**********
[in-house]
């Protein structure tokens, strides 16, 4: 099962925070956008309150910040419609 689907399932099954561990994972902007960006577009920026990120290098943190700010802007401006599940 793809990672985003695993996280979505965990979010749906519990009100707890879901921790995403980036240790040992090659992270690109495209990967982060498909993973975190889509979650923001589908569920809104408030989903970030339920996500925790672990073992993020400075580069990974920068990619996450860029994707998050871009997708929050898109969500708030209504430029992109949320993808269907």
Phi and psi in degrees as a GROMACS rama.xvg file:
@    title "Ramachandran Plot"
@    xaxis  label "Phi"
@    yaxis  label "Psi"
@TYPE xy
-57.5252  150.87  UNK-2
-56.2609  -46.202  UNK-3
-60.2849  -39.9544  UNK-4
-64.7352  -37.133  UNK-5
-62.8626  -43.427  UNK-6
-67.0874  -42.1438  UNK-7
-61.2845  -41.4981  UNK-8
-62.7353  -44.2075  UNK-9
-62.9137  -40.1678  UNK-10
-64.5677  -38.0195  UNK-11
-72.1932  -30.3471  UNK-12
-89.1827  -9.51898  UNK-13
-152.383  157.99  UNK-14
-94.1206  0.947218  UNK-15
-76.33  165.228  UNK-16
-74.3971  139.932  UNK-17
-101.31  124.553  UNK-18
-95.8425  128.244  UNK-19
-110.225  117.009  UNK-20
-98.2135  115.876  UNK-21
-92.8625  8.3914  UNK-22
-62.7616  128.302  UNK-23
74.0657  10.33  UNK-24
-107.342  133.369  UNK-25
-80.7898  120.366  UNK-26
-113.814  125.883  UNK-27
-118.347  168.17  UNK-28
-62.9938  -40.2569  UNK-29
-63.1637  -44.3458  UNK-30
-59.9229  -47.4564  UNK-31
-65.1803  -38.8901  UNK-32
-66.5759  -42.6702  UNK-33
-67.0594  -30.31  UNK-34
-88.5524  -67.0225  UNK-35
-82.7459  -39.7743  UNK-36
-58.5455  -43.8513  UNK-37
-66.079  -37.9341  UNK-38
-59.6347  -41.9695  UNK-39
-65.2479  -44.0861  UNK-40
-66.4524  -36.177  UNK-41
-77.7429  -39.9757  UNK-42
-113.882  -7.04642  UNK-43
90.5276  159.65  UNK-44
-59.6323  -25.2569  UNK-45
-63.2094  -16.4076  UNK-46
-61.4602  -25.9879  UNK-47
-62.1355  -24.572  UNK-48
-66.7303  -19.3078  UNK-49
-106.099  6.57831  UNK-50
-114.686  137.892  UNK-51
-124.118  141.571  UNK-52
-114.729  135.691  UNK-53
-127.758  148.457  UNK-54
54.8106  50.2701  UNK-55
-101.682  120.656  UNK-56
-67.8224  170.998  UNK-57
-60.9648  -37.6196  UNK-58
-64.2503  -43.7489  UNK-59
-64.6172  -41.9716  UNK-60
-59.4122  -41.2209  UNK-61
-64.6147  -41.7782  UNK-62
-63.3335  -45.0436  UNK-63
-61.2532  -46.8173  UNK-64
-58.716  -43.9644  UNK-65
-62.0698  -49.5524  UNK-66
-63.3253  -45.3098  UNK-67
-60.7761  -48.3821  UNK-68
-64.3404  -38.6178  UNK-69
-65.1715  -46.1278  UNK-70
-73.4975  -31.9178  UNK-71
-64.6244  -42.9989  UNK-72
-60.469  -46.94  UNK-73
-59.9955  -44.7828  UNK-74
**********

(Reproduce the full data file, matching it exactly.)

[in-house]
């Protein structure tokens, strides 16, 4: 099962925070956008309150910040419609 689907399932099954561990994972902007960006577009920026990120290098943190700010802007401006599940 793809990672985003695993996280979505965990979010749906519990009100707890879901921790995403980036240790040992090659992270690109495209990967982060498909993973975190889509979650923001589908569920809104408030989903970030339920996500925790672990073992993020400075580069990974920068990619996450860029994707998050871009997708929050898109969500708030209504430029992109949320993808269907």
Phi and psi in degrees as a GROMACS rama.xvg file:
@    title "Ramachandran Plot"
@    xaxis  label "Phi"
@    yaxis  label "Psi"
@TYPE xy
-57.5252  150.87  UNK-2
-56.2609  -46.202  UNK-3
-60.2849  -39.9544  UNK-4
-64.7352  -37.133  UNK-5
-62.8626  -43.427  UNK-6
-67.0874  -42.1438  UNK-7
-61.2845  -41.4981  UNK-8
-62.7353  -44.2075  UNK-9
-62.9137  -40.1678  UNK-10
-64.5677  -38.0195  UNK-11
-72.1932  -30.3471  UNK-12
-89.1827  -9.51898  UNK-13
-152.383  157.99  UNK-14
-94.1206  0.947218  UNK-15
-76.33  165.228  UNK-16
-74.3971  139.932  UNK-17
-101.31  124.553  UNK-18
-95.8425  128.244  UNK-19
-110.225  117.009  UNK-20
-98.2135  115.876  UNK-21
-92.8625  8.3914  UNK-22
-62.7616  128.302  UNK-23
74.0657  10.33  UNK-24
-107.342  133.369  UNK-25
-80.7898  120.366  UNK-26
-113.814  125.883  UNK-27
-118.347  168.17  UNK-28
-62.9938  -40.2569  UNK-29
-63.1637  -44.3458  UNK-30
-59.9229  -47.4564  UNK-31
-65.1803  -38.8901  UNK-32
-66.5759  -42.6702  UNK-33
-67.0594  -30.31  UNK-34
-88.5524  -67.0225  UNK-35
-82.7459  -39.7743  UNK-36
-58.5455  -43.8513  UNK-37
-66.079  -37.9341  UNK-38
-59.6347  -41.9695  UNK-39
-65.2479  -44.0861  UNK-40
-66.4524  -36.177  UNK-41
-77.7429  -39.9757  UNK-42
-113.882  -7.04642  UNK-43
90.5276  159.65  UNK-44
-59.6323  -25.2569  UNK-45
-63.2094  -16.4076  UNK-46
-61.4602  -25.9879  UNK-47
-62.1355  -24.572  UNK-48
-66.7303  -19.3078  UNK-49
-106.099  6.57831  UNK-50
-114.686  137.892  UNK-51
-124.118  141.571  UNK-52
-114.729  135.691  UNK-53
-127.758  148.457  UNK-54
54.8106  50.2701  UNK-55
-101.682  120.656  UNK-56
-67.8224  170.998  UNK-57
-60.9648  -37.6196  UNK-58
-64.2503  -43.7489  UNK-59
-64.6172  -41.9716  UNK-60
-59.4122  -41.2209  UNK-61
-64.6147  -41.7782  UNK-62
-63.3335  -45.0436  UNK-63
-61.2532  -46.8173  UNK-64
-58.716  -43.9644  UNK-65
-62.0698  -49.5524  UNK-66
-63.3253  -45.3098  UNK-67
-60.7761  -48.3821  UNK-68
-64.3404  -38.6178  UNK-69
-65.1715  -46.1278  UNK-70
-73.4975  -31.9178  UNK-71
-64.6244  -42.9989  UNK-72
-60.469  -46.94  UNK-73
-59.9955  -44.7828  UNK-74